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13 October 2015 | Comment | Article by Matthew Stevens

Interim payments: what constitutes a valid application for payment?

The Technology and Construction Court (TCC) has recently considered the important issue of what constitutes a valid interim application for payment in the case of Caledonian Modular Ltd v Mar City Developments Ltd [2015] EWHC 1855 (TCC).


Mar City (Employer) retained Caledonian (Contractor) to carry out extensive construction works at a site at Greenpoint, in Colindale, North London.

The Contractor’s interim applications for payment 1 to 14 all followed the same format. They were accompanied by a letter which set out the detail of the interim application, the total amount due, the amount previously certified, the net payment due, the date on which a payment notice was to be received and the final date for payment. The interim applications were made towards the end of each successive calendar month. The document attached to the letter was called an “application summary”.

On 30 January 2015, the Contractor issued application for payment number 15. This was in the same form as all the previous applications. On 5 February 2015, the Employer sent a pay less notice which resulted in no further payment being necessary to the Contractor.

As is often the case, commercial negotiations between the parties in respect of the value of the Contractor’s works was ongoing.

On 12 February 2015, the Employer sent an email to the Contractor in respect of the ongoing negotiations. The next day, the Contractor sent a reply which stated:

“Given your interim assessment below, please amend/update the current payment notice issued by Gareth [Waton] to take into account the interim assessed figure for the Combisafe hire of £125,792.87. We ask that you review the instruction given on the variation 020 as issued and we have updated our account as attached.”

The email enclosed three documents. The first was entitled “Final Account updated 13/2/2015”. This document set out exactly the same figures as interim application 15 with the addition of extra over costs from the extended Combisafe hire. The second was a breakdown document in similar form to that attached to the previous interim applications, but with the words “Final Account” added immediately before the words “Application Summary”. The document still stated the words “Application number 15”. The third document attached to this email was entitled “Variations to works after CSA Revision 10 December 2013”. It included the Combisafe hire extra over in the sum of £6,643.25, but there was no document identifying a claim for £125,792.87 as mentioned in the 12 February email.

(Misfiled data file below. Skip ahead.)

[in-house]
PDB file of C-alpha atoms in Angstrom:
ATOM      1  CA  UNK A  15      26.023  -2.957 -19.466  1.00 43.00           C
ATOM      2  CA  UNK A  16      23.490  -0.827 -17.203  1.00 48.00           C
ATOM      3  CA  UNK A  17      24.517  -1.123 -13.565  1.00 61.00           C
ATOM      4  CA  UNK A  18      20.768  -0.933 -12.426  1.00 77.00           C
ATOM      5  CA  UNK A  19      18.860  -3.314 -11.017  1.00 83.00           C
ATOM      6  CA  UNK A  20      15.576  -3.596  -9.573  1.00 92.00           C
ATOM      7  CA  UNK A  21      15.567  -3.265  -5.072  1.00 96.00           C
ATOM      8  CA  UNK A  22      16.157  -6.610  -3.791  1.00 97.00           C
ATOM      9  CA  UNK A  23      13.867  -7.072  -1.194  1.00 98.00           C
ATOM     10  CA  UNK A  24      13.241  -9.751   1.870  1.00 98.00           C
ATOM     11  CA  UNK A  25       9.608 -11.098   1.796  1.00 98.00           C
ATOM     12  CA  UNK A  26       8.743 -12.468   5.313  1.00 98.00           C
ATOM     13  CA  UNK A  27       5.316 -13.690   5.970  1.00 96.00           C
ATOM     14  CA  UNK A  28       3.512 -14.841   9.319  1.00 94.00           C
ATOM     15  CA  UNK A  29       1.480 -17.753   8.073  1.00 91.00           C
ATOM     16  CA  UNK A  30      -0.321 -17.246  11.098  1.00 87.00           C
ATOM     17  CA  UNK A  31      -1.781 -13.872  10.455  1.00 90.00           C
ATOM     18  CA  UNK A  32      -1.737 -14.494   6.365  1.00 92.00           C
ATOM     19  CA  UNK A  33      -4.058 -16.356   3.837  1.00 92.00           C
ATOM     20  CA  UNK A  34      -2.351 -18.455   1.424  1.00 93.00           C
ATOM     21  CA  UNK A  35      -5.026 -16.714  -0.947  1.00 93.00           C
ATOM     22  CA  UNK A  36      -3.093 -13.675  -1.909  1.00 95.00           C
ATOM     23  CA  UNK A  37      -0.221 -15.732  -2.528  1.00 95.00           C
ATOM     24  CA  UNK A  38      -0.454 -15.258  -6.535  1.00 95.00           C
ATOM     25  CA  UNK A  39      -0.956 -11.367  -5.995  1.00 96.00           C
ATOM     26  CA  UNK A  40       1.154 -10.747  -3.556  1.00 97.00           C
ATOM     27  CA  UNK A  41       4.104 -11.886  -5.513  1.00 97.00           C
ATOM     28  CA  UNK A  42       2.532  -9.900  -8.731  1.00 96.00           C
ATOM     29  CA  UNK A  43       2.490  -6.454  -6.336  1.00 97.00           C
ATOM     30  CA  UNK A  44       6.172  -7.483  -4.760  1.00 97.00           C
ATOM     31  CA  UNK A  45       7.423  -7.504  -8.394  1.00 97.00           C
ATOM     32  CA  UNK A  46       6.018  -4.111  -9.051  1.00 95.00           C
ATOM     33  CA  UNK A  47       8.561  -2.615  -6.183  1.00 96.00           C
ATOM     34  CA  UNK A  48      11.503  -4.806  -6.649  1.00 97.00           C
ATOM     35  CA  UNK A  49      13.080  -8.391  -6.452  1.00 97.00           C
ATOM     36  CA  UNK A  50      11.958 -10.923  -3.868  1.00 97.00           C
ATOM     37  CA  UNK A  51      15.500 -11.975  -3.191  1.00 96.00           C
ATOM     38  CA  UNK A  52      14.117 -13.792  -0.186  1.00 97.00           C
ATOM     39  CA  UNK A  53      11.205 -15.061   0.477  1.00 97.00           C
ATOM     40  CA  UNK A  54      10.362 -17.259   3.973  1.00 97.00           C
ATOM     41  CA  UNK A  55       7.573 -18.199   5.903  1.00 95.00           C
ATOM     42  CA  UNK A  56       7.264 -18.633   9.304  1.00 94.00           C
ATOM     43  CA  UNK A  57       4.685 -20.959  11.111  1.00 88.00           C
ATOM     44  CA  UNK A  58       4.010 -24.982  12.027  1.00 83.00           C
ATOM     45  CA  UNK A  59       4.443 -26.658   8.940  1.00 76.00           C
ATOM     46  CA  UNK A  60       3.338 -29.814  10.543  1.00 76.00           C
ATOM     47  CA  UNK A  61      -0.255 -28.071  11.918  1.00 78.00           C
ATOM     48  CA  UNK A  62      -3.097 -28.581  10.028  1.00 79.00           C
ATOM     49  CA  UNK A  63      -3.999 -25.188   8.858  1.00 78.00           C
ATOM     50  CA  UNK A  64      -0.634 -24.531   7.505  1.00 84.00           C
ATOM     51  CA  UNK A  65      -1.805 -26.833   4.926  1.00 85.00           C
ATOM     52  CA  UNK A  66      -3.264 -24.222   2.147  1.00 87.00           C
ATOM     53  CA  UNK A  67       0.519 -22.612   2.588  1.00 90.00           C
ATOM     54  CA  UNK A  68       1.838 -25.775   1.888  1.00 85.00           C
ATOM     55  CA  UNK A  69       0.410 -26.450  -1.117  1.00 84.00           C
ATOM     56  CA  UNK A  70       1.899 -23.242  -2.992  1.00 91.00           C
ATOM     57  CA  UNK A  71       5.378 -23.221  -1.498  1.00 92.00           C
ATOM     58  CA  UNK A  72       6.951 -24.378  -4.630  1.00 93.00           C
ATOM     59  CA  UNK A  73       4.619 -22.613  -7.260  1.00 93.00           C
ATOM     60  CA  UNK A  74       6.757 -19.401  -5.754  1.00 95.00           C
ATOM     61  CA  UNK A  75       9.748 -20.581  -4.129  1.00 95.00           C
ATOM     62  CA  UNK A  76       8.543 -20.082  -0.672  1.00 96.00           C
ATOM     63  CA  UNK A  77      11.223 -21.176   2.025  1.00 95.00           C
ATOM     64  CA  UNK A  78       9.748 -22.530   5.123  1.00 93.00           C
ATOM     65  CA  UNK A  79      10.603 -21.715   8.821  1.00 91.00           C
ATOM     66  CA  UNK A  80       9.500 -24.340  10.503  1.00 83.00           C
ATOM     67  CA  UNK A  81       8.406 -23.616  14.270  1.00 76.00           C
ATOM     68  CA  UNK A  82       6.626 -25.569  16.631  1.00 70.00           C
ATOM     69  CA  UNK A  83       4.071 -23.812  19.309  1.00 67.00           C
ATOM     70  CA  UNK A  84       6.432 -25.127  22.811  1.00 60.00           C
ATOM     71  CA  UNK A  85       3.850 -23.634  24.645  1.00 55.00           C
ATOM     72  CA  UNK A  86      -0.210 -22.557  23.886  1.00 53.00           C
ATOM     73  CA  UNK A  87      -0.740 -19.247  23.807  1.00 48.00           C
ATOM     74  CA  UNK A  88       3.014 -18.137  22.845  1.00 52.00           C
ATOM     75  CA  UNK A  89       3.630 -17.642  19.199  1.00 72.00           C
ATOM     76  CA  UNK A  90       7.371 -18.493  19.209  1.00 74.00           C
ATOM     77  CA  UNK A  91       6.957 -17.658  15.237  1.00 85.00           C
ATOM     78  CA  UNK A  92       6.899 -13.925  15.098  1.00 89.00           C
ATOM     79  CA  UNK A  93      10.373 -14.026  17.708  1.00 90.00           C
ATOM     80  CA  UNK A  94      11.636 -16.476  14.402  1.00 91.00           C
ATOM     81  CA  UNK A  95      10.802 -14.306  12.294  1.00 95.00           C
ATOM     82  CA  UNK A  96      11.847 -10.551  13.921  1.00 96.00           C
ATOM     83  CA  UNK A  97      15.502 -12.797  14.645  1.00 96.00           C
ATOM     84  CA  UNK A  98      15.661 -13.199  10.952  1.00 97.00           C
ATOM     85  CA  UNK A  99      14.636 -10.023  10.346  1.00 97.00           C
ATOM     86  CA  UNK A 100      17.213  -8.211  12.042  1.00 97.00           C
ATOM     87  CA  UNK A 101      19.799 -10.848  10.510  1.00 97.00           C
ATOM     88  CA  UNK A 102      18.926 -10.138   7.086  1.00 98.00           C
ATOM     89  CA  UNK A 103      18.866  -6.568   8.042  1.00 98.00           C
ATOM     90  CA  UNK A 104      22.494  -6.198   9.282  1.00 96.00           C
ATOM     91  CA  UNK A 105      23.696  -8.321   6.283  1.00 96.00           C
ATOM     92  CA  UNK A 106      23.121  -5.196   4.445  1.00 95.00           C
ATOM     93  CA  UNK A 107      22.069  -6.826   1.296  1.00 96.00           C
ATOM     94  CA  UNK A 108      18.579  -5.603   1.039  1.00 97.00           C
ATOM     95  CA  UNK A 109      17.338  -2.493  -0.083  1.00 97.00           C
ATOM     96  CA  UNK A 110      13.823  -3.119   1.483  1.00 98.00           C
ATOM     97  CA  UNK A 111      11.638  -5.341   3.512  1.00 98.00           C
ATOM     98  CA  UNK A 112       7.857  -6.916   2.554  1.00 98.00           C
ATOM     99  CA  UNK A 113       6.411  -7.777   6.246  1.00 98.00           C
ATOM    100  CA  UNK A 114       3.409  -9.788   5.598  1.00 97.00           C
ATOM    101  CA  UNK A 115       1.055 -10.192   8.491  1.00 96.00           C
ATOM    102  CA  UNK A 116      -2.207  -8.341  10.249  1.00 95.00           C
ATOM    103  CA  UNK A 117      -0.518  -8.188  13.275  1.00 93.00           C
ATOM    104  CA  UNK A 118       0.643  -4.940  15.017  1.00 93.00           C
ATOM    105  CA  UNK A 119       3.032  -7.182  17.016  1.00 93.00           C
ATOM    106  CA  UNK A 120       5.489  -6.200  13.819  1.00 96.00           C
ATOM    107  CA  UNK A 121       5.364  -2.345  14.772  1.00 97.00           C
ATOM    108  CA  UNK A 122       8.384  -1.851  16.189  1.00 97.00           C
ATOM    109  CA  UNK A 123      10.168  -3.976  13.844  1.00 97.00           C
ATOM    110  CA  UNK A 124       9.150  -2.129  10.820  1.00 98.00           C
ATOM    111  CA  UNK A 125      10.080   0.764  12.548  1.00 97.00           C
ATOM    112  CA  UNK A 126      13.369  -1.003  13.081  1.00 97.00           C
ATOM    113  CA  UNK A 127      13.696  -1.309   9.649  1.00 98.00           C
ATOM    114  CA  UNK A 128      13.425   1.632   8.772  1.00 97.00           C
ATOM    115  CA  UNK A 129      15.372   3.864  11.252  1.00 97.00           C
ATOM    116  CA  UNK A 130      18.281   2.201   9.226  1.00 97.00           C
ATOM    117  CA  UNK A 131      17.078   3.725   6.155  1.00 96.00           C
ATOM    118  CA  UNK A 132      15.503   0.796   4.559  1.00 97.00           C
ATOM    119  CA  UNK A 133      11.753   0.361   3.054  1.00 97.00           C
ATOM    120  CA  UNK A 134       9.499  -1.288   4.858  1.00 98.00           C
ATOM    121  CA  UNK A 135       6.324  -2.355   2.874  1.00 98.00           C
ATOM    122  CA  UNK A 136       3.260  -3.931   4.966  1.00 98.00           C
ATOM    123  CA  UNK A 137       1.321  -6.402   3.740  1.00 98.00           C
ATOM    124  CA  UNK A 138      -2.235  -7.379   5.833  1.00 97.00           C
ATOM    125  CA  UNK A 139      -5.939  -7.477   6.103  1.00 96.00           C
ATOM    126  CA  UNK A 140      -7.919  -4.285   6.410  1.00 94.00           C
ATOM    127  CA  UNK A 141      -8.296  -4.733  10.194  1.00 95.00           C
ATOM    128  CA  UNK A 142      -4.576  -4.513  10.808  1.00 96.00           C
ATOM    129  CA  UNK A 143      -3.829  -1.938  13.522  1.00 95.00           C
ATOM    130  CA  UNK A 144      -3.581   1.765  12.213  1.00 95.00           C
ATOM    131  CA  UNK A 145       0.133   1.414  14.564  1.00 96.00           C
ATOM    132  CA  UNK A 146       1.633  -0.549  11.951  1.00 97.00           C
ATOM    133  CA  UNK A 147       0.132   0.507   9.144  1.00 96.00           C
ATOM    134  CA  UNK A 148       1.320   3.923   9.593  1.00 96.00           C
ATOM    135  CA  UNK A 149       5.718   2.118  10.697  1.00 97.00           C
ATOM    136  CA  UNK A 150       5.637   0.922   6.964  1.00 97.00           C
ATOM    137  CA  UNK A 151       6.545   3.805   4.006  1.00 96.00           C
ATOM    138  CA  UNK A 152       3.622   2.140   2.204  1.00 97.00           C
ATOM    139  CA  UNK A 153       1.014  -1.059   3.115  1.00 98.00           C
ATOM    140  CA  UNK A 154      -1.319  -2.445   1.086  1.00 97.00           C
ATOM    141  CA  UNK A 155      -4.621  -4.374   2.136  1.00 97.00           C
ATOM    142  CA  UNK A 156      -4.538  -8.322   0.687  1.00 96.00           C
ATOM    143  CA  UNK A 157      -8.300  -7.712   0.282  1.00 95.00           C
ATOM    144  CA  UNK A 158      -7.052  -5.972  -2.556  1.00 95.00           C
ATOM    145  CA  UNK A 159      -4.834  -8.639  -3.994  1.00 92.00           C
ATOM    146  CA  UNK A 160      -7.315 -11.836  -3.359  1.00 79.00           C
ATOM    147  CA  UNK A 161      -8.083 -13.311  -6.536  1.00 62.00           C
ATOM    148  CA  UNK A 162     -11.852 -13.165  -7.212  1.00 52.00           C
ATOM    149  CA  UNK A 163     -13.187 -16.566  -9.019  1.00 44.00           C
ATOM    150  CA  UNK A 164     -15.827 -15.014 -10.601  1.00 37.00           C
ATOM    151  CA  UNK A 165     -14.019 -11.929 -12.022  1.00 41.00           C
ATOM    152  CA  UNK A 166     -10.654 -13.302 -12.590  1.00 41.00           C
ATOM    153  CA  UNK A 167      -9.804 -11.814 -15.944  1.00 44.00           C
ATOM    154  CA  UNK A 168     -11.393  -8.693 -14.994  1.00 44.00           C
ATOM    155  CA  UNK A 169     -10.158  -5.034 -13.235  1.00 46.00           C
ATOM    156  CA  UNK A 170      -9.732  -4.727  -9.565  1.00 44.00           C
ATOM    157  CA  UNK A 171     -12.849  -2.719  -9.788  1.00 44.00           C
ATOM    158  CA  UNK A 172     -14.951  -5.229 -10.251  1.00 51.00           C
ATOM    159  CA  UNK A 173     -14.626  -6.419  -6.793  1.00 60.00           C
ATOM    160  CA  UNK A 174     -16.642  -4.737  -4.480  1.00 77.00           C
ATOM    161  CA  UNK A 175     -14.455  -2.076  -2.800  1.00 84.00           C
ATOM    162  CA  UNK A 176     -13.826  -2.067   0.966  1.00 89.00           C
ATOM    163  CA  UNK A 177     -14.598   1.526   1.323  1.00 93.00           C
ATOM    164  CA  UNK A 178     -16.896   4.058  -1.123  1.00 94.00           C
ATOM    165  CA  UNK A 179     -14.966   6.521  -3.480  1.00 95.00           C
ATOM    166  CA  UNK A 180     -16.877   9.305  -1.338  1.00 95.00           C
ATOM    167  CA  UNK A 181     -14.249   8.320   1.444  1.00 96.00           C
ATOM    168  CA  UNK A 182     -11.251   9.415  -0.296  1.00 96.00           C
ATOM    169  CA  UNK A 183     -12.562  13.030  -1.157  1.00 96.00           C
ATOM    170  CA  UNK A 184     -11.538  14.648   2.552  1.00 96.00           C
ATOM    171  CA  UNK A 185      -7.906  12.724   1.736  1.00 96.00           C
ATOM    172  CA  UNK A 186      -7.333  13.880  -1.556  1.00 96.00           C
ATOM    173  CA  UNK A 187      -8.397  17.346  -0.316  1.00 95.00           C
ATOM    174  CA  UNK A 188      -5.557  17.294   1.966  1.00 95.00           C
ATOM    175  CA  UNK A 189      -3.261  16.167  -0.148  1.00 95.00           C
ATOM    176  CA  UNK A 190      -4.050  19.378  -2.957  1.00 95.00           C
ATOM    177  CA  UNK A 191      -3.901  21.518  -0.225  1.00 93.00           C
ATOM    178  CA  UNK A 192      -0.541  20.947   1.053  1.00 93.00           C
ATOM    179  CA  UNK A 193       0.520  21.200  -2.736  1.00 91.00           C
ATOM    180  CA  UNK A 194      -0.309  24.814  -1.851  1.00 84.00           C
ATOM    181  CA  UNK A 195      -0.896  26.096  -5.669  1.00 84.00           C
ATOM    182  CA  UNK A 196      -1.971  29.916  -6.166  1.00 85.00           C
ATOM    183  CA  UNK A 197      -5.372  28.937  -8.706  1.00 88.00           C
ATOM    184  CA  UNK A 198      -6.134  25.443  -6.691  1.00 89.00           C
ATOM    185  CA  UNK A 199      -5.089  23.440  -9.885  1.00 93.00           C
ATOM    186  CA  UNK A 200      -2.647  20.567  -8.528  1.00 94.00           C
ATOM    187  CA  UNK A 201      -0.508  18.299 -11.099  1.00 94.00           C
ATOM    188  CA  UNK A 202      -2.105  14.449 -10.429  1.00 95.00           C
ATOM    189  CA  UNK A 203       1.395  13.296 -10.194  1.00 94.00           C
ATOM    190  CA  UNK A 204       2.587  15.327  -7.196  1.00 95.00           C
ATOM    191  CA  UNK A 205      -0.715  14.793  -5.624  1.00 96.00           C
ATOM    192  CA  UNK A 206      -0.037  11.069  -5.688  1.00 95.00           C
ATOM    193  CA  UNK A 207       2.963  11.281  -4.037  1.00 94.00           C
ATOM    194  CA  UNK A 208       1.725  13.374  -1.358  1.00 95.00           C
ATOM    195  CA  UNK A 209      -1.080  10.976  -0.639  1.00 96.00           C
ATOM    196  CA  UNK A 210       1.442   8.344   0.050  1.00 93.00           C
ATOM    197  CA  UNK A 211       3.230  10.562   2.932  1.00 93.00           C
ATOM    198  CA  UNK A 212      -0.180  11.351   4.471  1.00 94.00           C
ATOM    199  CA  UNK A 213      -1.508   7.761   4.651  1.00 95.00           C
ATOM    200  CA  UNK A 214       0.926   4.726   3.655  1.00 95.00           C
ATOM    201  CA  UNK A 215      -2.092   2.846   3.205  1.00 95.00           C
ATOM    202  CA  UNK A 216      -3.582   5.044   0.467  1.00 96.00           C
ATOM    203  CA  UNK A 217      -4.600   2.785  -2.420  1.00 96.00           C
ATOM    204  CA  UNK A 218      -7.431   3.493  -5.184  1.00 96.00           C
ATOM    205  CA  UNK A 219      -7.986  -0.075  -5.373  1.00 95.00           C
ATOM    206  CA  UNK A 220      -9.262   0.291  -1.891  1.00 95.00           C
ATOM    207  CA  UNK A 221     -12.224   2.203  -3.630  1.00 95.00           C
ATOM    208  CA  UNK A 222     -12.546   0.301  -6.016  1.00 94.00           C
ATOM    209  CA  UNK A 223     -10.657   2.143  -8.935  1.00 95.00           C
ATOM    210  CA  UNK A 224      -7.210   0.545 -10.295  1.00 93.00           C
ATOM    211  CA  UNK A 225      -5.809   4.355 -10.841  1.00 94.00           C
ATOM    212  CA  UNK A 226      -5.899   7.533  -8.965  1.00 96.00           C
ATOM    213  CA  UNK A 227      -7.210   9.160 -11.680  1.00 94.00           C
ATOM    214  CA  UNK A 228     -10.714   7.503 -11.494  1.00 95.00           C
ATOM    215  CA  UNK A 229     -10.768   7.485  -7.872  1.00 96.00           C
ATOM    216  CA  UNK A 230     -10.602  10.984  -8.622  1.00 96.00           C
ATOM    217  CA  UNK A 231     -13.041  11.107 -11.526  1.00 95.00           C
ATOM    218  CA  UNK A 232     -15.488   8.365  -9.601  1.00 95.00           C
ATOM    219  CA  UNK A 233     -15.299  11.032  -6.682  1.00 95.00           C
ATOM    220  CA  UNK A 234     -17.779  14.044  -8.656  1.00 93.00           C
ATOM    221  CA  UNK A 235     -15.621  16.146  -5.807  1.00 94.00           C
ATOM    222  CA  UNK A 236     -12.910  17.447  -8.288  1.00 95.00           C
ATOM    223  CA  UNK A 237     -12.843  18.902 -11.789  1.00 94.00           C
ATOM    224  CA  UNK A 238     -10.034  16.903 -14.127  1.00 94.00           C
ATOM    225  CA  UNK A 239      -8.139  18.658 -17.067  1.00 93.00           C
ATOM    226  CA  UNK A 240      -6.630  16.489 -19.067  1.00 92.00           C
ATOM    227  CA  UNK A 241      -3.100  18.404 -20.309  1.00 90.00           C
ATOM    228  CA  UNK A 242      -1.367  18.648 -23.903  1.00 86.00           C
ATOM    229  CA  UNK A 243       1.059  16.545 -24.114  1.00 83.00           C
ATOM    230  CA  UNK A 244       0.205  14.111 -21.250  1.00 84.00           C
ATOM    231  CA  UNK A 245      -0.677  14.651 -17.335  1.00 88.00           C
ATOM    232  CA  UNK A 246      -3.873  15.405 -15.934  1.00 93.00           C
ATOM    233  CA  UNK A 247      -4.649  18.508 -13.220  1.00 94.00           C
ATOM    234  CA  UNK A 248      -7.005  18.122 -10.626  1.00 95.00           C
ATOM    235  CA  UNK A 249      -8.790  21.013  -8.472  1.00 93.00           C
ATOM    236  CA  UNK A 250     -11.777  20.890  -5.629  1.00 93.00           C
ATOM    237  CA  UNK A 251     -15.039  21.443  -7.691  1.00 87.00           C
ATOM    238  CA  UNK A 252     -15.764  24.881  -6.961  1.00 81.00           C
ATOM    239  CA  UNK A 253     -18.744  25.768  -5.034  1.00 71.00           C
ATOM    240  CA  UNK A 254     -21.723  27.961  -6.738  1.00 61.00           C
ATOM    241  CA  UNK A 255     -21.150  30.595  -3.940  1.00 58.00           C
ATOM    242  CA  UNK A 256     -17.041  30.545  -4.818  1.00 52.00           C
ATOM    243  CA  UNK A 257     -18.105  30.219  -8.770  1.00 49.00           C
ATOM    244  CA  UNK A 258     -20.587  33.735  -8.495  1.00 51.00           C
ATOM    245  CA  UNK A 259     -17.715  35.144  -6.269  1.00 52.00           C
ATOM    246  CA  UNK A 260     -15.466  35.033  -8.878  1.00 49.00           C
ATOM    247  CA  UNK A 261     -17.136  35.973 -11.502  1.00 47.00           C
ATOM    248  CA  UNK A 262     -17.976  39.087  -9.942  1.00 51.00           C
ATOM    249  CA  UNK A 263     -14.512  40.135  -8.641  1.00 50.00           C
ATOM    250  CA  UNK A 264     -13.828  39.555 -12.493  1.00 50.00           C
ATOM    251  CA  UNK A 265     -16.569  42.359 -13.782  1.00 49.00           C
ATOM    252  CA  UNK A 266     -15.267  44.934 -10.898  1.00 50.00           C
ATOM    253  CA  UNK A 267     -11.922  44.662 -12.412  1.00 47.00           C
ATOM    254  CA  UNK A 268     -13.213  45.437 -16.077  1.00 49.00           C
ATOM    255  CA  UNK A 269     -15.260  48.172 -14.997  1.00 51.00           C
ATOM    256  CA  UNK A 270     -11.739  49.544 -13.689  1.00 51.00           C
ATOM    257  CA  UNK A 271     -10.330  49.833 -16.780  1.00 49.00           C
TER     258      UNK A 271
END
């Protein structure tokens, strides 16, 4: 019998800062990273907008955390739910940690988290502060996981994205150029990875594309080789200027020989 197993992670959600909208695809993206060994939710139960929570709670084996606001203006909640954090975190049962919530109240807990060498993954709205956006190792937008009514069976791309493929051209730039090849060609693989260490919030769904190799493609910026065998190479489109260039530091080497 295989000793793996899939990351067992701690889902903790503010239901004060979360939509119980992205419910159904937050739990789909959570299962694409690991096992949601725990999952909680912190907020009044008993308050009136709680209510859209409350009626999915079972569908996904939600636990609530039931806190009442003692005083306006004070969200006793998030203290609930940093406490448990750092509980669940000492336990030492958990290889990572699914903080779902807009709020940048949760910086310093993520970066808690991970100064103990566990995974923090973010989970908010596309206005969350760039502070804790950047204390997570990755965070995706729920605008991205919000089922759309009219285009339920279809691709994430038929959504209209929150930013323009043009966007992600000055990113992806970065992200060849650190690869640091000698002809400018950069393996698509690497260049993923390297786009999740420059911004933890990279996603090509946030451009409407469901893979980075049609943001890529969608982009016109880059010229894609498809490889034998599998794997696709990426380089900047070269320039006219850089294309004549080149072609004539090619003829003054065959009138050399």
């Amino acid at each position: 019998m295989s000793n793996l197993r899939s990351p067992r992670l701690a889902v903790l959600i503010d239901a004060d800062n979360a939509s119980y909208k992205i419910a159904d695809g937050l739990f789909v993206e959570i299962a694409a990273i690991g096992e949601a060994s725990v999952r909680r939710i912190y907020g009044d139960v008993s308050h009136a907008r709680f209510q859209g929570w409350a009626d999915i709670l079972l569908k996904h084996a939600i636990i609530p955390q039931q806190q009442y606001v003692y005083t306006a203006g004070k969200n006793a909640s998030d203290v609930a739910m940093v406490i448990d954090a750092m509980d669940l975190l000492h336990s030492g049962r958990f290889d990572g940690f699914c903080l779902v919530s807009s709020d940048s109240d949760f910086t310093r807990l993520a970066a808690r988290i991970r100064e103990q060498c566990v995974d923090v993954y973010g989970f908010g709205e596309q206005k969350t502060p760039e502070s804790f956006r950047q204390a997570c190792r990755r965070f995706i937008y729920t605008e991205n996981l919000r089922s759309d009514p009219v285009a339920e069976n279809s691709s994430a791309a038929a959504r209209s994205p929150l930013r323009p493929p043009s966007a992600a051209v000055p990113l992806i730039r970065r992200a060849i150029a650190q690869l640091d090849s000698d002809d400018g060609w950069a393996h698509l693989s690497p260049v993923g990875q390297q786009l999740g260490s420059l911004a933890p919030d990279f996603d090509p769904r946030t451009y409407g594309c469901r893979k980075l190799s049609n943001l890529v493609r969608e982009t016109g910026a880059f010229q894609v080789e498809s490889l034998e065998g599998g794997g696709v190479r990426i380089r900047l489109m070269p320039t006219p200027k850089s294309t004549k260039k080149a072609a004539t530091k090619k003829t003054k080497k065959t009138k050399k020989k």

On 16 February 2015, the Employer received by registered post the same three documents attached to the email of 13 February. The TCC noted that the Employer was “puzzled” as to what these documents were and so they asked the Contractor “can you confirm who this was sent by and to what it pertains in regards to the standing of the account, is it just an update for information only?”

The Contractor didn’t immediately know the answer to this question but four days later they stated “Re: posted update of the account, there is nothing in the paperfile but I can see from looking at the e-file that James [Stimpson] did an update on the upstream fa and appln as a result of the change of proprietary scaffold dates – previous summary went past 8th”.

Nothing further happened until 19 March 2015 when the Contractor sent the Employer five different invoices, dated 19 March 2015, in the total sum of £1,524,903.37. Attached was a breakdown, which was a copy of the ‘Final Account Application Summary’ sent on 13 February. The figures were precisely the same. A week later, on 26 March 2015, the Employer responded to that invoice and breakdown, attaching a payless notice, breakdown and supporting documents.

The Contractor argued that the email of 13 February 2015, together with its attachments, amounted to a new application for payment and/or a payee’s notice to the same effect and therefore the pay less notice issued by the Employer on 26 March 2015 was ineffective.